Other possible alignment layer materials could be substituted for layers 1205 and 1207 to give approximately 40° pretilt angle. Such materials could include, for example, mixtures of homogeneous and homeotropic alignment materials that are then rubbed.
A thin film of the liquid crystal monomer 1210 is produced on the polymerized high pretilt liquid crystal layer 1207 by the use of a spin coating.
After coating, the liquid crystal monomer layer 1210 is heated to a temperature within its nematic range that produces a uniform polar tilt angle 1220 of 40° and a uniform azimuthal tilt direction, at the liquid crystal O-plate/high pretilt liquid crystal layer interface 1210/1207, over the entire surface of the alignment layer 1205. The goal is to achieve nominally the same tilt angle (1220) at the substrate/liquid crystal interface and the liquid crystal/air interface (1225). Since there is no preferred azimuthal orientation of the liquid crystal at the liquid crystal/air interface, the orientation at this interface is determined by the azimuthal orientation of the liquid crystal O-plate/high pretilt liquid crystal layer interface 1210/1207. Next, the liquid crystal monomer film is illuminated with ultraviolet light (actinic radiation) at a wavelength of approximately 360 nm that is sufficient to polymerize the monomer to a polymeric film in which the order of the liquid crystal phase is preserved, typically 4-10 J/cm2. The nematic order that exists in the liquid crystalline phase of the monomer is preserved in the polymer film that is produced by photopolymerization.
The purpose of the high pretilt liquid crystal layer 1207 is to increase the pretilt angle of the liquid crystal O-plate layer 1210 to approximately 40° without altering its azimuthal orientation. This occurs because the intrinsic nematic/air tilt angle 1219 and 1225 of the C6M liquid crystal is approximately 40°. As long as the thickness of high pretilt liquid crystal layer 1207 is greater than approximately 100 nm, the liquid crystal molecules Will undergo a continuous splay/bend deformation from the approximately 8° pretilt angle at the high pretilt liquid crystal/alignment layer interface 1207/1205, to the 40° nematic/air tilt angle 1219. The nematic order that exists in the liquid crystalline phase of the monomer is preserved in the polymer film that is produced by photopolymerization.
In light of these procedures, the liquid crystal molecules in the liquid crystal O-plate layer 1210 align at the liquid crystal O-plate/polymerized high pretilt liquid crystal layer interface 1210/1207 with a 40° pretilt angle 1220 (approximately the same as the angle of the adjacent nematic/air tilt angle 1219). Since the same material is used for both the liquid crystal O-plate layer 1210 and the high pretilt liquid crystal layer 1207, the nematic/air tilt angle 1225 will have approximately the same value as the liquid crystal pretilt angle 1220, and the tilt angle of the liquid crystal O-plate layer 1210 will be uniform across the thickness of the layer. Furthermore, the surface of the polymerized high pretilt liquid crystal layer 1207 exhibits good wetting properties by the liquid crystal molecules in the liquid crystal O-plate layer 1210.
In most applications the liquid crystal O-plate layer 1210 is much thicker (typically>1.0 micron) than the high pretilt liquid crystal layer 1207. Therefore, the contribution of the high pretilt liquid crystal layer 1207 to the overall phase retardation characteristics of the O-plate layer 1100 is negligible. The result of this process is a thin film of liquid crystal polymer 1210 that is positively birefringent and has a symmetry axis that is oriented at a polar tilt angle of approximately 40°.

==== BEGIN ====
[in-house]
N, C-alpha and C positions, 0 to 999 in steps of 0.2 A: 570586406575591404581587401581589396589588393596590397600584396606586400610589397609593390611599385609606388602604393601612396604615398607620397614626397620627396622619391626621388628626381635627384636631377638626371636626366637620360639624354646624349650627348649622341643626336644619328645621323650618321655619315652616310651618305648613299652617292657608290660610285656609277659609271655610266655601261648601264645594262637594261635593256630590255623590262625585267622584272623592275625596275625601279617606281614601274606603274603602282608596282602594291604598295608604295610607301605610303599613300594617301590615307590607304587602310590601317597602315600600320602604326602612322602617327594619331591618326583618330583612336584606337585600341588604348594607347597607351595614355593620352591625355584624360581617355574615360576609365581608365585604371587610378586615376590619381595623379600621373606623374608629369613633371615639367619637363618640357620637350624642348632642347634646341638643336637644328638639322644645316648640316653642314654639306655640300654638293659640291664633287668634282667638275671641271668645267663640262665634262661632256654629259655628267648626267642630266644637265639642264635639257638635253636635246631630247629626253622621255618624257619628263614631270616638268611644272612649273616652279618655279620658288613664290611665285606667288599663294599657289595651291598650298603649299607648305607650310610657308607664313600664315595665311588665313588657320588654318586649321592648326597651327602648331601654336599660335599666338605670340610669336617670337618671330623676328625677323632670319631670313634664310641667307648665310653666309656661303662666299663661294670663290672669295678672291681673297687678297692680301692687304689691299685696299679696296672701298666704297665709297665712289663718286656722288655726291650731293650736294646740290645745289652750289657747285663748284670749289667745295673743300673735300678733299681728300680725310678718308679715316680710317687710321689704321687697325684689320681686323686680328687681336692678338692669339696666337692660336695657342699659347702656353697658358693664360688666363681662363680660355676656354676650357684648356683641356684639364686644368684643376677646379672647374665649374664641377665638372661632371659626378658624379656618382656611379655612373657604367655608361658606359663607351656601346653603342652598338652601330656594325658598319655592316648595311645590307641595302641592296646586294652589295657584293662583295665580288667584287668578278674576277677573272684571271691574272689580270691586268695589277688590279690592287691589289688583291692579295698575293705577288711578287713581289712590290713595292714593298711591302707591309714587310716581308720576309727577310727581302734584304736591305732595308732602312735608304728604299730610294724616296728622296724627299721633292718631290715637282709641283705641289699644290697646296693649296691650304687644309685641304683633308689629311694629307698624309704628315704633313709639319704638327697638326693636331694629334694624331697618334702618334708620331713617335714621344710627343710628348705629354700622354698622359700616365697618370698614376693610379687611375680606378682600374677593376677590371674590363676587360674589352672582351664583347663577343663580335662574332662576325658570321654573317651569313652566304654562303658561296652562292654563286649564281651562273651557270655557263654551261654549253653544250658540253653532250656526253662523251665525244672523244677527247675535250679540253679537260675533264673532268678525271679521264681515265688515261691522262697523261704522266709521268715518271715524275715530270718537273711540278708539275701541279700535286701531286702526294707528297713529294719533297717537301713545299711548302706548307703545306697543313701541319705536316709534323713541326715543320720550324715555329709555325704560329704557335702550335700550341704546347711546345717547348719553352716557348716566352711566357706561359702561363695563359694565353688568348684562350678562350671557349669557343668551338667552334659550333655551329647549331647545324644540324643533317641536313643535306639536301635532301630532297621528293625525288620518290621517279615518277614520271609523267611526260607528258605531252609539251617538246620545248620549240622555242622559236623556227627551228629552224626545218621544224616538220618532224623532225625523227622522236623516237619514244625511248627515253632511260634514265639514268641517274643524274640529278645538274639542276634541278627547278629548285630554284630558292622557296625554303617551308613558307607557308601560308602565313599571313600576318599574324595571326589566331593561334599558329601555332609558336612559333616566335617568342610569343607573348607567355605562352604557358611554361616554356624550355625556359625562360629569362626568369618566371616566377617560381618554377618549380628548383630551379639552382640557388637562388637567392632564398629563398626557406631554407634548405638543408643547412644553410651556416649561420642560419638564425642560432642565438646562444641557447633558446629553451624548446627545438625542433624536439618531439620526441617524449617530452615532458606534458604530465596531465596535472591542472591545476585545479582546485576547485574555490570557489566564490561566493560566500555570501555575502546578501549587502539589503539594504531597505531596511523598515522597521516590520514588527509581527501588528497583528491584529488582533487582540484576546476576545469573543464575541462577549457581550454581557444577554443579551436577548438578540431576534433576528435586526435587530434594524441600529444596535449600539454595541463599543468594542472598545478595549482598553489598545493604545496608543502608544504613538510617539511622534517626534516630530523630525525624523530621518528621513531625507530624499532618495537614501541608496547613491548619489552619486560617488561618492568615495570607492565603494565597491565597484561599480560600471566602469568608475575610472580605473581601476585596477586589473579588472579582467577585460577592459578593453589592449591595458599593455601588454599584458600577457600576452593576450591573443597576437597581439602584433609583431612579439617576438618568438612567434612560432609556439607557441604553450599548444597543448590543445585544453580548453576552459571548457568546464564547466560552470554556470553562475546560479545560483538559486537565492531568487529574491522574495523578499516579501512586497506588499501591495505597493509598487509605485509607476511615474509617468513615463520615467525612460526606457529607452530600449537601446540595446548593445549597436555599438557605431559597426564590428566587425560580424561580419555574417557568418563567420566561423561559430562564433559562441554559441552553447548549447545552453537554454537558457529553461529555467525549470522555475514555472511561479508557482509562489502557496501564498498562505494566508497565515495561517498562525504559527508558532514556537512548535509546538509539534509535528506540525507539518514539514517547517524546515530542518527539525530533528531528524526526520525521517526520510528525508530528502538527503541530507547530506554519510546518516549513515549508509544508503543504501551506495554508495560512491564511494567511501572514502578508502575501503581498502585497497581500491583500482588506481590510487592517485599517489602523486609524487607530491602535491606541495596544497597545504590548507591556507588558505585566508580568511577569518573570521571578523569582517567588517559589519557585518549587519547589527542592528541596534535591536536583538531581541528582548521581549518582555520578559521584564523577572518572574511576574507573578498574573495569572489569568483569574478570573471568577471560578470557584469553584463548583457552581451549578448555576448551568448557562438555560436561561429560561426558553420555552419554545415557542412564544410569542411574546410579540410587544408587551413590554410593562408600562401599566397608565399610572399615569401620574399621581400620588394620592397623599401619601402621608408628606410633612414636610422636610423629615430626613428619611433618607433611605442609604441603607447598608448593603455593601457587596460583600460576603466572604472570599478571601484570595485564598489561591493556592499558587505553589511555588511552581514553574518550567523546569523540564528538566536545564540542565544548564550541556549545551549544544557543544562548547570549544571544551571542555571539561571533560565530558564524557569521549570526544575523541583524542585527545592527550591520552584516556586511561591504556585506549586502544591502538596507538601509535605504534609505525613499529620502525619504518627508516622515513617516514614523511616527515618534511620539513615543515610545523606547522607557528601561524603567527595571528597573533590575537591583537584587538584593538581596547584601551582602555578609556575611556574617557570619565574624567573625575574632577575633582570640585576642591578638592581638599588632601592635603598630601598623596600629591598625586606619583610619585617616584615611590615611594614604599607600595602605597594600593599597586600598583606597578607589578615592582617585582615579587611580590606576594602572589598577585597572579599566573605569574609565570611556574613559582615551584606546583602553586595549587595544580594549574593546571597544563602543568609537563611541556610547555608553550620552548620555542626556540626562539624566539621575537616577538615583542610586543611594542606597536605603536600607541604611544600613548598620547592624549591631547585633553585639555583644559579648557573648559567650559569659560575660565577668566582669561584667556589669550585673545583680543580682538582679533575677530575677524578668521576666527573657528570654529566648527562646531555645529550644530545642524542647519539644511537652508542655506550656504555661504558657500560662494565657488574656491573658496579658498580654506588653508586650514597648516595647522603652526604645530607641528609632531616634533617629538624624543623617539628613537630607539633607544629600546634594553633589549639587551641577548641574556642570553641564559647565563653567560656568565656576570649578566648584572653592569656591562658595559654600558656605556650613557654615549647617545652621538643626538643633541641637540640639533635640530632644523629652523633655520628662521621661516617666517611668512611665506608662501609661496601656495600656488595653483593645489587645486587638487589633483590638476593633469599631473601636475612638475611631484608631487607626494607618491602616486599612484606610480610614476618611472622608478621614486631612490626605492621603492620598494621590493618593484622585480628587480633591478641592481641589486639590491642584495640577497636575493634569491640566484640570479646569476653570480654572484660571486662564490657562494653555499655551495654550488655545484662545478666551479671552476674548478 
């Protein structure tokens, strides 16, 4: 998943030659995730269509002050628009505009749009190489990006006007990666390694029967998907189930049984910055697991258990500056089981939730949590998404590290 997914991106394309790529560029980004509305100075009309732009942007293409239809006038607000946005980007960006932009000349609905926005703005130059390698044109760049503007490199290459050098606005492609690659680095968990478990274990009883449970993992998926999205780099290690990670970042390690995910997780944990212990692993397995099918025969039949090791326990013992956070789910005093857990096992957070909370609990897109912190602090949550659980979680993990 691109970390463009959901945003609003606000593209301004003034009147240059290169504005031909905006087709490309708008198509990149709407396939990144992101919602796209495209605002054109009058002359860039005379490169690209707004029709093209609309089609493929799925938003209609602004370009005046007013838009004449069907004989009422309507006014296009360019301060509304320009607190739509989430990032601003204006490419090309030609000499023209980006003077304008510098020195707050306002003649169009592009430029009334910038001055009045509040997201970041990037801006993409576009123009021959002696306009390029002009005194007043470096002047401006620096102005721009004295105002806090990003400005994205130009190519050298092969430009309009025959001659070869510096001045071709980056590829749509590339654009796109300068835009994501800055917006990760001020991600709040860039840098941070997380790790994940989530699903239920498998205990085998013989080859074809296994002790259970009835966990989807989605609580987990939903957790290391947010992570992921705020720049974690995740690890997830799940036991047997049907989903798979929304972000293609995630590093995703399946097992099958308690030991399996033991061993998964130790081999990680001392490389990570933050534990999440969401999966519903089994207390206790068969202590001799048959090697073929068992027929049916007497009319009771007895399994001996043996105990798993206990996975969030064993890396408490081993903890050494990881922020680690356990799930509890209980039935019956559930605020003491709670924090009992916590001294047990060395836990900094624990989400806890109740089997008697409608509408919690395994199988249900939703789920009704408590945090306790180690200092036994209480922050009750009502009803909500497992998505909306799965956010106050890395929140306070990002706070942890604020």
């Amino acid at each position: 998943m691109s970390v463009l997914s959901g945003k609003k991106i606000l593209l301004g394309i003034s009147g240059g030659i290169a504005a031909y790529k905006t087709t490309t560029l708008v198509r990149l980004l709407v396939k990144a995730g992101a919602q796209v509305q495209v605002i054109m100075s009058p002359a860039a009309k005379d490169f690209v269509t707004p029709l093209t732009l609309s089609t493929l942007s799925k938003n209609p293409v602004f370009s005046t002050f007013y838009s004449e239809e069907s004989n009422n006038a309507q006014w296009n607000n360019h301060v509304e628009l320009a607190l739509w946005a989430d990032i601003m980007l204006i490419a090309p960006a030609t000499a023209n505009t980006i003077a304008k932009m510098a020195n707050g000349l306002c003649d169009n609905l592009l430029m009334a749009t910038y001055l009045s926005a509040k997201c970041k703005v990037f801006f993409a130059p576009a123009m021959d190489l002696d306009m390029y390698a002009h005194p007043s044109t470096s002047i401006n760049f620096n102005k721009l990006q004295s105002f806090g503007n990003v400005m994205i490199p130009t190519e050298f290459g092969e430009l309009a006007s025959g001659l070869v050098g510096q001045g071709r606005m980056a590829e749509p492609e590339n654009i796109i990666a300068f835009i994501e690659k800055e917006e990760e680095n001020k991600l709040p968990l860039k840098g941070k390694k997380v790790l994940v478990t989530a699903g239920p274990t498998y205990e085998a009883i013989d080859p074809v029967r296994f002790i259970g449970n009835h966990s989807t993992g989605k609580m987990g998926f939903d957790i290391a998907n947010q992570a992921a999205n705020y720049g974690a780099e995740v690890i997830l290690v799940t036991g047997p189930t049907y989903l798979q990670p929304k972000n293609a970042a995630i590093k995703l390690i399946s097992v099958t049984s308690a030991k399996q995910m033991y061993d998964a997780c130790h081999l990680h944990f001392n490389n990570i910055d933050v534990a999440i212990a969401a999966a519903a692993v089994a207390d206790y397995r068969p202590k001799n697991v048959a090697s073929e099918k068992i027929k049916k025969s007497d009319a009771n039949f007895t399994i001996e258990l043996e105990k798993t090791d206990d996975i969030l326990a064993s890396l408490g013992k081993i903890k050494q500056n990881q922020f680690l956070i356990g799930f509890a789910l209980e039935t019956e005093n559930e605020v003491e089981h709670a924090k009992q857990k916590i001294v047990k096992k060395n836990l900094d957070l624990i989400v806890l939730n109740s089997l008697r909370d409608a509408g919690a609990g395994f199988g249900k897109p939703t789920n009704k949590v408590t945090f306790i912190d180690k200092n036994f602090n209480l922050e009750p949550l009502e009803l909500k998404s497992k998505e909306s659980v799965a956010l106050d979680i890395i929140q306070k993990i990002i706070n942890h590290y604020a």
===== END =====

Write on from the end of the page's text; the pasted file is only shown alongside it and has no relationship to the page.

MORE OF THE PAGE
The liquid crystal O-plate layer/air tilt angle 1225 and the liquid crystal pretilt angle 1220 may be different by as much as approximately 60°. The liquid crystal O-plate layer 1210 may then exhibit a splay/bend deformation between the liquid crystal O-plate/high pretilt liquid crystal layer interface 1210/1207 and the liquid crystal O-plate/air interface 1210/1215. Also, the liquid crystal O-plate layer 1210 may exhibit azimuthal twist, by incorporation of a chiral additive or use of a chiral polymerizable liquid crystal monomer or a chiral liquid crystal polymer.
Alternatively, if the liquid crystal material is a fluid at room temperature, a thin film layer of this material can then be deposited directly on the high pretilt liquid crystal layer 1207.
In another alternative embodiment, the nematic liquid crystal material 1210 could be replaced with a polymerizable smectic-A liquid crystal monomer material. The anchoring energy of a smectic-A liquid crystal material at the liquid crystal O-plate/high pretilt liquid crystal layer interface 1210/1207 is significantly higher than that at the liquid crystal/air interface 1210/1215. Furthermore, the bend deformation elastic constant of a smectic-A phase material is very high. This means that the orientation of the liquid crystal director in the bulk film is uniform and is determined substantially by the tilt angle 1220 at the liquid crystal O-plate/high pretilt liquid crystal layer interface 1210/1205. The benefit of using polymerizable smectic-A materials in this process is that the polar tilt angle of the resulting liquid crystal polymer film is insensitive to the tilt angle 1225 of the liquid crystal monomer at the liquid crystal/air interface 1210/1215.
Smectic-C Substrate Aligned Embodiment